IDNR Conservation Police Announce Results of Western Illinois Deer Hunting Enforcement Detail
Illinois Department of Natural Resources Conservation Police have issued more than 50 citations and warnings for illegal deer hunting and related offenses this month. The illegal activity was discovered during enforcement details in Pike and Adams counties on Nov. 8-9.
Conservation Police officers focused on activities on deer hunting properties managed by Hadley Creek Outfitters, based in Barry, IL, including the unlawful feeding of white-tailed deer, and allowing clients to hunt deer over a baited area.
During the enforcement detail, Conservation Police officers confirmed approximately 6,400 acres were baited and unlawful to hunt in Pike and Adams counties. Bait is defined as any material, whether liquid or solid, including food, salt, mineral, and other products that can be ingested, placed, or scattered in such a manner as to attract or lure white-tailed deer. The illegal areas were baited with trophy rocks, mineral licks, piled corn, and corn scattered among food plots.
Hadley Creek managers, guides, and clients were cited for multiple violations of feeding deer and hunting over baited areas. Officers working the detail also came across additional violations in the area which were committed by hunters who were not involved with hunting on Hadley Creek properties.
Violations discovered during the detail included: Unlawful Feeding of White-tailed Deer, Unlawfully Hunting White-tailed Deer over a Baited Area, Transportation of an Uncased Bow and Firearm, Unlawful Possession of Untagged Deer, Unlawful Possession of Another Individual’s Deer Permit, Failure to Report Deer Harvest Same Day as Kill, and Falsification of Residency to Obtain Permits. Illinois Conservation Police officers issued 46 citations and 7 written warnings during the detail.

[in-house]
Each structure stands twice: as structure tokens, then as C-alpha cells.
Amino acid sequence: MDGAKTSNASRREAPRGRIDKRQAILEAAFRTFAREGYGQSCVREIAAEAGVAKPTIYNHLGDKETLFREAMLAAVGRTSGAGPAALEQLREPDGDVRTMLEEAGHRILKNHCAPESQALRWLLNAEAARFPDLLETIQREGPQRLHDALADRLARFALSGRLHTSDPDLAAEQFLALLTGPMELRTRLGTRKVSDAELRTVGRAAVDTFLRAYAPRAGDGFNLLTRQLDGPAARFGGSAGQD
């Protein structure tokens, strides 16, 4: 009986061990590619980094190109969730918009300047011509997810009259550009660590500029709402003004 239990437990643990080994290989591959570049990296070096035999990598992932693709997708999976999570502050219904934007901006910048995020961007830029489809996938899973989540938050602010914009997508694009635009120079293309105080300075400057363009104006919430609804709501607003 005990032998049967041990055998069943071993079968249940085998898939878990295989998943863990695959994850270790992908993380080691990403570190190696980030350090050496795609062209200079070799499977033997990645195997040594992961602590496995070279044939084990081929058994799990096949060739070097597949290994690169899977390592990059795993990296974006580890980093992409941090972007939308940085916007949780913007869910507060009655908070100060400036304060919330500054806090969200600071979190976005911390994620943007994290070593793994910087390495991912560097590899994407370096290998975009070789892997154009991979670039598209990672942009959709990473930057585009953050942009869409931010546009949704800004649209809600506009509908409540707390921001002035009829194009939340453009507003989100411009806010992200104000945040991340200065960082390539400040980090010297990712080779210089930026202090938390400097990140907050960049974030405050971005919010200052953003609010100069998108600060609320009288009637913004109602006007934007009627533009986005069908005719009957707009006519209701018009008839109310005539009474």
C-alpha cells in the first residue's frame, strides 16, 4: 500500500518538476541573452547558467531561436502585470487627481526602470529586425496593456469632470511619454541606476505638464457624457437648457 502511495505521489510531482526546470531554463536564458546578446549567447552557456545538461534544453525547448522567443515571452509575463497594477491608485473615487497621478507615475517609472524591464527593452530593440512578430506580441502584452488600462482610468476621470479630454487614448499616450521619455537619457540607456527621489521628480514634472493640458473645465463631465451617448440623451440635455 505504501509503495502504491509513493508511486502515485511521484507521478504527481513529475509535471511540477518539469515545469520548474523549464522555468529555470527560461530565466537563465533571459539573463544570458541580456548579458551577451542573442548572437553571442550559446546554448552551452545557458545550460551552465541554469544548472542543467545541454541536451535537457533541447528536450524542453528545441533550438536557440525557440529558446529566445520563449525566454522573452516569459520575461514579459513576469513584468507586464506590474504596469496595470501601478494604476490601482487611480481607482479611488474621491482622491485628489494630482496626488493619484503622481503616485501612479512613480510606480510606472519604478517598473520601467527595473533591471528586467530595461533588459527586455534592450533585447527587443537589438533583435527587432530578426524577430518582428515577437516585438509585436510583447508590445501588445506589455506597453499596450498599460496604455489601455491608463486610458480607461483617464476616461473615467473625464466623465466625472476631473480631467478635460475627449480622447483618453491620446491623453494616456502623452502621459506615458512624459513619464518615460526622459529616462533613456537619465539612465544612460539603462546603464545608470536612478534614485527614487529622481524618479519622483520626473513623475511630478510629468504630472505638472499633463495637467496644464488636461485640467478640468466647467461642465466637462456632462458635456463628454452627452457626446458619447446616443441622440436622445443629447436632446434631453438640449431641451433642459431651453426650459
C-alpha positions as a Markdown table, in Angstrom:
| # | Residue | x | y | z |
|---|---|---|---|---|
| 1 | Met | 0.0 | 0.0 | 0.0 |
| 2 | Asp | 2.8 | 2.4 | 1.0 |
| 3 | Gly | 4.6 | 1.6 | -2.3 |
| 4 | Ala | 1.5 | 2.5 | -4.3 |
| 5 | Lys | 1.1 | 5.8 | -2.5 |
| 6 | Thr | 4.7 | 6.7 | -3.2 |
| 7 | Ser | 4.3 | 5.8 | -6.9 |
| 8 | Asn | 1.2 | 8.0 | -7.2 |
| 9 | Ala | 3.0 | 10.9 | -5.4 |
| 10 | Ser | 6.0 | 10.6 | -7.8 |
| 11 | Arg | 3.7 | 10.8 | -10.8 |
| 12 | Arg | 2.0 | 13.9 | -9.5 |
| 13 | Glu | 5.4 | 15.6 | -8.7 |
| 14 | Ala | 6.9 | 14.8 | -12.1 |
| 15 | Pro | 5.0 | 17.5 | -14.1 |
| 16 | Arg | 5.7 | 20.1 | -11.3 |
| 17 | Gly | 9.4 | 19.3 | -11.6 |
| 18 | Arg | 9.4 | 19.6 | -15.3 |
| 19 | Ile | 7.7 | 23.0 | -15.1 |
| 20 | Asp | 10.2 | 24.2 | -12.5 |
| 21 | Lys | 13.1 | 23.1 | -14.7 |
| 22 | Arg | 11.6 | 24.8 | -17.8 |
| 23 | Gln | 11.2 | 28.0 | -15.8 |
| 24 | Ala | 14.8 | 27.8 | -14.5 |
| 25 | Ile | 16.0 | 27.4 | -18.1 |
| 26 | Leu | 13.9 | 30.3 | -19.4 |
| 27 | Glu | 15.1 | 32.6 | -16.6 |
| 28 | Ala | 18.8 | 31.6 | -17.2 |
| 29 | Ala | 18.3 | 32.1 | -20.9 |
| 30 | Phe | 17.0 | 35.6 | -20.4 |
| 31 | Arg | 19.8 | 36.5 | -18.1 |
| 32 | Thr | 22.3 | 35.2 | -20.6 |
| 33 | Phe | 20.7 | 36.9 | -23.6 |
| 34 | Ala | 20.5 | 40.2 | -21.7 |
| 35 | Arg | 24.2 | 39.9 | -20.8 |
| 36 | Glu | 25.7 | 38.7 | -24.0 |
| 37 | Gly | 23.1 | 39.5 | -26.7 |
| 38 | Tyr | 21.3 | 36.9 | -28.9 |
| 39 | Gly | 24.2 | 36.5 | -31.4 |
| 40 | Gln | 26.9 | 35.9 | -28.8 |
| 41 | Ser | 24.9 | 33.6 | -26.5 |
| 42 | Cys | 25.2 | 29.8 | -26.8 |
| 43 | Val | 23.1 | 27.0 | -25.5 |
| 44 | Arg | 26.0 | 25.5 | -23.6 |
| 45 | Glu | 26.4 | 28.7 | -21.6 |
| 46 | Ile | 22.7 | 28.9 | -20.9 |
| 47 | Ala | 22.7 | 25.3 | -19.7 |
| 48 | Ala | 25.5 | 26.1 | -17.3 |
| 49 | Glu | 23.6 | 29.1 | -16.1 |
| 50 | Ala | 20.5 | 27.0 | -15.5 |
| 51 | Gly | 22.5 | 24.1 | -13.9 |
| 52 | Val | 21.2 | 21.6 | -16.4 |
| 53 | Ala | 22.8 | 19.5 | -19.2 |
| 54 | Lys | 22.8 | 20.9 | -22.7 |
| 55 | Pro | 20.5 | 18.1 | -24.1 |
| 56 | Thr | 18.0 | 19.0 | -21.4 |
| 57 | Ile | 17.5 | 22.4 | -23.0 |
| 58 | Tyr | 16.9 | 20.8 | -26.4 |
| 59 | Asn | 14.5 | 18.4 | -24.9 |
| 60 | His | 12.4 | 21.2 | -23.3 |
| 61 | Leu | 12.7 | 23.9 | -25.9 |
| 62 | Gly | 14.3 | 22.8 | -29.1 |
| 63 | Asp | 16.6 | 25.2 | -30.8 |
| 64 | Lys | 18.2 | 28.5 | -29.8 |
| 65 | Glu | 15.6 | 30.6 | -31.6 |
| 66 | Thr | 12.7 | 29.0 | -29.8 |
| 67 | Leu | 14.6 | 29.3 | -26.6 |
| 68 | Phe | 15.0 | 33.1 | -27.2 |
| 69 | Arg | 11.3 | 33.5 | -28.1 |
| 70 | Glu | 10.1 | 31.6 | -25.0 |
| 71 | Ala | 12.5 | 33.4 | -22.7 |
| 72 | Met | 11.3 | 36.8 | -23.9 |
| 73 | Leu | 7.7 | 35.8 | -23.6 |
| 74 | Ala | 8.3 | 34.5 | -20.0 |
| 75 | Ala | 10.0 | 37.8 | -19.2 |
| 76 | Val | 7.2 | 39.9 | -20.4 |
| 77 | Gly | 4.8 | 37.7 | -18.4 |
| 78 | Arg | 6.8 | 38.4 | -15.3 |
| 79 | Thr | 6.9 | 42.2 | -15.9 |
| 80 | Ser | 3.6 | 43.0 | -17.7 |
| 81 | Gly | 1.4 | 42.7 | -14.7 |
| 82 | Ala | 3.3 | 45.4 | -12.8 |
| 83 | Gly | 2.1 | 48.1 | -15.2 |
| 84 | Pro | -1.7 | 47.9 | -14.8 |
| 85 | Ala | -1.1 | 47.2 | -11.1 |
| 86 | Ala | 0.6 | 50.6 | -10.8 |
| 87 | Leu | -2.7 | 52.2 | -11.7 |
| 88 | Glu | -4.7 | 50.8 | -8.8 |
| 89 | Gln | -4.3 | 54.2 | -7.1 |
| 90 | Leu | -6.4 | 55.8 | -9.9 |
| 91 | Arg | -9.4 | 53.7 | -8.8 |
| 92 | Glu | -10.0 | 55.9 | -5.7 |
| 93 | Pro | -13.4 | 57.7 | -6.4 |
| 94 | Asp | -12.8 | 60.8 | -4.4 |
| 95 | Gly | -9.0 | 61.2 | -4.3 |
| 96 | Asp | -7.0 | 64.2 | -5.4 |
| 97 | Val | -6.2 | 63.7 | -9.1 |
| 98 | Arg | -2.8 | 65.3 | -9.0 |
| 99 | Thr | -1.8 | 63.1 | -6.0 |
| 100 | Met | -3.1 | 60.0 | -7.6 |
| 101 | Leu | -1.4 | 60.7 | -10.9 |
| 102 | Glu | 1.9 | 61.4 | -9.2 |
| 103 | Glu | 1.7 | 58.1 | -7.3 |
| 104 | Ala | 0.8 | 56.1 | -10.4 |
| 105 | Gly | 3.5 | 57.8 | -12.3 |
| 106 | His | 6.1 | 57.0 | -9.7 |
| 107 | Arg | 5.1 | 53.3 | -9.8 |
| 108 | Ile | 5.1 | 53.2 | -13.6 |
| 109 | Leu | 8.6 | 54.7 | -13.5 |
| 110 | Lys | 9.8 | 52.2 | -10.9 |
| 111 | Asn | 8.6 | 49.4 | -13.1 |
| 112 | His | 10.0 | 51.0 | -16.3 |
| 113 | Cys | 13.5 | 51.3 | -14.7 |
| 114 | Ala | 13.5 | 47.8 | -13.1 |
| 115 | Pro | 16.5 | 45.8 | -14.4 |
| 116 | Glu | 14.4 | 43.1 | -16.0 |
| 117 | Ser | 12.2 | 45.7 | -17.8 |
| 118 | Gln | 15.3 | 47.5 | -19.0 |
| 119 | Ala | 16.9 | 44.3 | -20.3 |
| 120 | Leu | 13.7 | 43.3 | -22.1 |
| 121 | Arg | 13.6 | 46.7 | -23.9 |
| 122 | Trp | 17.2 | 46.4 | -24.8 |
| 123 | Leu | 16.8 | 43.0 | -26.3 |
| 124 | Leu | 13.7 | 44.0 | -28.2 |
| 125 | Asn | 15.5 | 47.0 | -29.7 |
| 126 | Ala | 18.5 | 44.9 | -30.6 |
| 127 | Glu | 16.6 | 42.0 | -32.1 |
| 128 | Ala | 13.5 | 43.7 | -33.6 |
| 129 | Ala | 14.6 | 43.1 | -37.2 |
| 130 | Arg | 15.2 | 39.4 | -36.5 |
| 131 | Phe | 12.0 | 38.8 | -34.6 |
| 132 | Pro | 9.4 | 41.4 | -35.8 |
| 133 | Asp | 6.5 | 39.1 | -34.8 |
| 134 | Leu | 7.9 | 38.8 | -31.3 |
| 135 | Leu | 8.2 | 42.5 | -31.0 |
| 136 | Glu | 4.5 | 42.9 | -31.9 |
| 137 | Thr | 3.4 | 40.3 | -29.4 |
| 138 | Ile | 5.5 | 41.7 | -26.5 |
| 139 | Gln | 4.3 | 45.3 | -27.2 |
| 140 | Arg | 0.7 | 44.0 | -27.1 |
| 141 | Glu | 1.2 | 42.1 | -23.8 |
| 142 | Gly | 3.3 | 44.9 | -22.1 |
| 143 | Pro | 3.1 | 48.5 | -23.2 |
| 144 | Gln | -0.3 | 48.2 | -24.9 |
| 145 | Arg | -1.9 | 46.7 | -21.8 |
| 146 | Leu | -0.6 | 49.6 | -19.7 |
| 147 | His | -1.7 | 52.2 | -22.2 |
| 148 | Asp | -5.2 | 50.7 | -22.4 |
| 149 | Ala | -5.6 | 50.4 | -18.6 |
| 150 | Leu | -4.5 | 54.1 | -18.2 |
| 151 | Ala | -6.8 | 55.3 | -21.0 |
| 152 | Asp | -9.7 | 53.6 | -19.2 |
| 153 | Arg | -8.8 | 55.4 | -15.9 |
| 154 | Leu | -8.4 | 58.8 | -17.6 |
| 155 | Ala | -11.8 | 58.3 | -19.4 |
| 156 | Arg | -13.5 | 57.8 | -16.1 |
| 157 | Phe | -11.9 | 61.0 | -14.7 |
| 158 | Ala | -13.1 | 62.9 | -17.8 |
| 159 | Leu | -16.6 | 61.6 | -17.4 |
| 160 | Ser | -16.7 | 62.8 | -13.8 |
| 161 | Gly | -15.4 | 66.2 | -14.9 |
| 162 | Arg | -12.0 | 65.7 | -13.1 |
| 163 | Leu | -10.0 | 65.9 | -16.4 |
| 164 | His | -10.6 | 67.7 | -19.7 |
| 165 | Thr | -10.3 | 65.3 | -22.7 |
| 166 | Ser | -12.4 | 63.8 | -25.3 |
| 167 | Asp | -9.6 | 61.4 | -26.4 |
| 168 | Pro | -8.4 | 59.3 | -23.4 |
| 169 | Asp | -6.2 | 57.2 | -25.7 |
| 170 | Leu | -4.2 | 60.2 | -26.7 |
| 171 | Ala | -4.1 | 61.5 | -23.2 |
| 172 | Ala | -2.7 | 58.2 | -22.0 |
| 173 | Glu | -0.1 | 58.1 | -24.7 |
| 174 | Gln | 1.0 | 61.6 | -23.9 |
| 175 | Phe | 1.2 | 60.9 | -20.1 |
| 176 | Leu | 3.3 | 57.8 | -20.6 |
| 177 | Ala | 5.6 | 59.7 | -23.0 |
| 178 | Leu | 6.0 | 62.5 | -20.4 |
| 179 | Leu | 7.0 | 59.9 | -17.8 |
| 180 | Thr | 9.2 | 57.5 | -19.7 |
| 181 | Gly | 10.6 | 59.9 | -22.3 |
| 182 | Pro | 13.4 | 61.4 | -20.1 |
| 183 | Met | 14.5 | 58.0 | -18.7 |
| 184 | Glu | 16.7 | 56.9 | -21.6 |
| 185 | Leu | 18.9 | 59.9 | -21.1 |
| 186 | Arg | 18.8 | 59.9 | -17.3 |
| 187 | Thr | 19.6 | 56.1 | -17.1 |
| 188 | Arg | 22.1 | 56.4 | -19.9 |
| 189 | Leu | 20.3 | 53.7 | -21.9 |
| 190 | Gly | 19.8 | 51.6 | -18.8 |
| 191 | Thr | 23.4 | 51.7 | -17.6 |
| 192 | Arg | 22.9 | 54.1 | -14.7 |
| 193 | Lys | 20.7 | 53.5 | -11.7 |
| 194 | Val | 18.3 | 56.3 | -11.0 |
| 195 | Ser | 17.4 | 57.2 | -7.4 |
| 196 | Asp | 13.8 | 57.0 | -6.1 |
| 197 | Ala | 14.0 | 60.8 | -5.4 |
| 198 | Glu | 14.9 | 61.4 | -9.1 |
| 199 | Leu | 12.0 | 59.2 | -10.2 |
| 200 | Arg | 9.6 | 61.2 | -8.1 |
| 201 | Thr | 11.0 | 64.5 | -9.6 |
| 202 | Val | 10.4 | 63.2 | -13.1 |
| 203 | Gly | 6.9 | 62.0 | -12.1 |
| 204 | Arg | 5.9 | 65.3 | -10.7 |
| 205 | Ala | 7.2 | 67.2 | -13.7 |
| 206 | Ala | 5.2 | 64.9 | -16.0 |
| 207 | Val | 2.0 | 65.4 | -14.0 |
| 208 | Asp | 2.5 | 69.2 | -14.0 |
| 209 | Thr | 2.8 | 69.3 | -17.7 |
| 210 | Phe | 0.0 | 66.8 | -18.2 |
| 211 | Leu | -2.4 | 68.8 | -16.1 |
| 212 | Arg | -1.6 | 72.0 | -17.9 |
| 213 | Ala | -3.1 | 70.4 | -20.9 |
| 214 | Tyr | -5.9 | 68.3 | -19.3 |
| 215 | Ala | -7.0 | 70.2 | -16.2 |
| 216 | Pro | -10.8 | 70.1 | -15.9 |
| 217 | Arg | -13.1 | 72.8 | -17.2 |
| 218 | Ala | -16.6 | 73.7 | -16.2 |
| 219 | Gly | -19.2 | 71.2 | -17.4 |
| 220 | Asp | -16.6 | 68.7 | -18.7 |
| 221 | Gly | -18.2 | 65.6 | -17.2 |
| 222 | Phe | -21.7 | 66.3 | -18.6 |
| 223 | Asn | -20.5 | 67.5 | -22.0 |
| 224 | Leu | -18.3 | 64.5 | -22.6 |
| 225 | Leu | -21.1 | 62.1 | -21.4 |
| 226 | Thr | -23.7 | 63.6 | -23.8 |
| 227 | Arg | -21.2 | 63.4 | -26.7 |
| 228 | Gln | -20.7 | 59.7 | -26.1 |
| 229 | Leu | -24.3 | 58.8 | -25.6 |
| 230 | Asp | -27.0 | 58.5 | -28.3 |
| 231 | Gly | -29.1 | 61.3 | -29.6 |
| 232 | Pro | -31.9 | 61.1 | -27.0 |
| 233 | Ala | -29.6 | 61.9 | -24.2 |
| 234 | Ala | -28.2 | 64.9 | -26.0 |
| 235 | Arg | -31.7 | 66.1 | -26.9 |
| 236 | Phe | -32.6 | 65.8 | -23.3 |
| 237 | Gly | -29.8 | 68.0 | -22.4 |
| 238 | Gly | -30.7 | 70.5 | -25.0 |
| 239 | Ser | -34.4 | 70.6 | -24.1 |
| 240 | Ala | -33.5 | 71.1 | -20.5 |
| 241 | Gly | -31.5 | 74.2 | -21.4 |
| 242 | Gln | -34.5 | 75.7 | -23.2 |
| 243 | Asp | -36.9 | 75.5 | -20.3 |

Illinois has taken a proactive approach to prevent the further spread of Chronic Wasting Disease (CWD). It is unlawful to make available food, salt, mineral blocks or other products for ingestion by wild deer or other wildlife in areas where wild deer are present at any time. CWD is a fatal neurological disease of deer, elk, and moose. The disease is always fatal in deer and there is no treatment or cure. CWD is transmitted directly from one animal to another, and there is evidence that it also can be transmitted from contaminated places in the environment (for instance, a feeding area where saliva and excrement from an infected deer is present). CWD was first found in Illinois during the fall of 2002. The disease has been confirmed to be present in 17 northern Illinois counties.